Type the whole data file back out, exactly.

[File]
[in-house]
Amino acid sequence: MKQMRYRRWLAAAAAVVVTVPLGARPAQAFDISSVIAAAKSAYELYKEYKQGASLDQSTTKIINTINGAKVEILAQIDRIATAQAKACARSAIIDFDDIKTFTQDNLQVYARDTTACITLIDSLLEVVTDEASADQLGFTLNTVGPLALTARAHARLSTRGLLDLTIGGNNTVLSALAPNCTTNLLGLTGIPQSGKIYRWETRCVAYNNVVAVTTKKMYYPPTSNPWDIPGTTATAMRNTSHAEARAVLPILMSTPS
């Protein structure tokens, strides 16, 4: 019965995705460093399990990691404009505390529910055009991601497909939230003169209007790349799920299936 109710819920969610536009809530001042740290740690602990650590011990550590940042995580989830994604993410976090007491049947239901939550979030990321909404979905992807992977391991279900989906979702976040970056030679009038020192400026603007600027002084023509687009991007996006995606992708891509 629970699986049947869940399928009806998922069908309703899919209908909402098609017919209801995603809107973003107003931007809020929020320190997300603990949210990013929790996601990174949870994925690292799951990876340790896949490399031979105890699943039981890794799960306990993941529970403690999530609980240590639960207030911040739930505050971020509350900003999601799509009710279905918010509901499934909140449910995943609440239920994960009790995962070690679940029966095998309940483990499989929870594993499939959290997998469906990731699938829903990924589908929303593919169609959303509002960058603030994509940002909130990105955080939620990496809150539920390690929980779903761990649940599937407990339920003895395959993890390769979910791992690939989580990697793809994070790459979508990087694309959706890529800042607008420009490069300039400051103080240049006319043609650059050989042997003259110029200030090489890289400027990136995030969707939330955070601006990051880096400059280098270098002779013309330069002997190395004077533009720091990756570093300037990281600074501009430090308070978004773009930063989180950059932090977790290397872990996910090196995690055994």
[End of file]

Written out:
[in-house]
Amino acid sequence: MKQMRYRRWLAAAAAVVVTVPLGARPAQAFDISSVIAAAKSAYELYKEYKQGASLDQSTTKIINTINGAKVEILAQIDRIATAQAKACARSAIIDFDDIKTFTQDNLQVYARDTTACITLIDSLLEVVTDEASADQLGFTLNTVGPLALTARAHARLSTRGLLDLTIGGNNTVLSALAPNCTTNLLGLTGIPQSGKIYRWETRCVAYNNVVAVTTKKMYYPPTSNPWDIPGTTATAMRNTSHAEARAVLPILMSTPS
């Protein structure tokens, strides 16, 4: 019965995705460093399990990691404009505390529910055009991601497909939230003169209007790349799920299936 109710819920969610536009809530001042740290740690602990650590011990550590940042995580989830994604993410976090007491049947239901939550979030990321909404979905992807992977391991279900989906979702976040970056030679009038020192400026603007600027002084023509687009991007996006995606992708891509 629970699986049947869940399928009806998922069908309703899919209908909402098609017919209801995603809107973003107003931007809020929020320190997300603990949210990013929790996601990174949870994925690292799951990876340790896949490399031979105890699943039981890794799960306990993941529970403690999530609980240590639960207030911040739930505050971020509350900003999601799509009710279905918010509901499934909140449910995943609440239920994960009790995962070690679940029966095998309940483990499989929870594993499939959290997998469906990731699938829903990924589908929303593919169609959303509002960058603030994509940002909130990105955080939620990496809150539920390690929980779903761990649940599937407990339920003895395959993890390769979910791992690939989580990697793809994070790459979508990087694309959706890529800042607008420009490069300039400051103080240049006319043609650059050989042997003259110029200030090489890289400027990136995030969707939330955070601006990051880096400059280098270098002779013309330069002997190395004077533009720091990756570093300037990281600074501009430090308070978004773009930063989180950059932090977790290397872990996910090196995690055994």